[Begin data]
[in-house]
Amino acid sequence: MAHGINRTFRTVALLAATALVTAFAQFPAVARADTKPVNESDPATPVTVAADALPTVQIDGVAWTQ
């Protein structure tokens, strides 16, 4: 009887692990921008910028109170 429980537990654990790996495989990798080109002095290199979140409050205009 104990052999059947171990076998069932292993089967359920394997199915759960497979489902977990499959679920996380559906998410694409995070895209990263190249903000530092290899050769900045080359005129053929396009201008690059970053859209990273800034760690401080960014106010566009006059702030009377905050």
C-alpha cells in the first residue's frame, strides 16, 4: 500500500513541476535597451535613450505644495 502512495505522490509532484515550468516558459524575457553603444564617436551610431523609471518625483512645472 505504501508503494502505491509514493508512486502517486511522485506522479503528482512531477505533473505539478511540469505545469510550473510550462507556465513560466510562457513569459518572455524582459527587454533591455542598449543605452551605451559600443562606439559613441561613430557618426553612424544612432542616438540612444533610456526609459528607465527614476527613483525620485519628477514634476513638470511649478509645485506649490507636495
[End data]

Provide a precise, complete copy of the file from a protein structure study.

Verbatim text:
[in-house]
Amino acid sequence: MAHGINRTFRTVALLAATALVTAFAQFPAVARADTKPVNESDPATPVTVAADALPTVQIDGVAWTQ
């Protein structure tokens, strides 16, 4: 009887692990921008910028109170 429980537990654990790996495989990798080109002095290199979140409050205009 104990052999059947171990076998069932292993089967359920394997199915759960497979489902977990499959679920996380559906998410694409995070895209990263190249903000530092290899050769900045080359005129053929396009201008690059970053859209990273800034760690401080960014106010566009006059702030009377905050």
C-alpha cells in the first residue's frame, strides 16, 4: 500500500513541476535597451535613450505644495 502512495505522490509532484515550468516558459524575457553603444564617436551610431523609471518625483512645472 505504501508503494502505491509514493508512486502517486511522485506522479503528482512531477505533473505539478511540469505545469510550473510550462507556465513560466510562457513569459518572455524582459527587454533591455542598449543605452551605451559600443562606439559613441561613430557618426553612424544612432542616438540612444533610456526609459528607465527614476527613483525620485519628477514634476513638470511649478509645485506649490507636495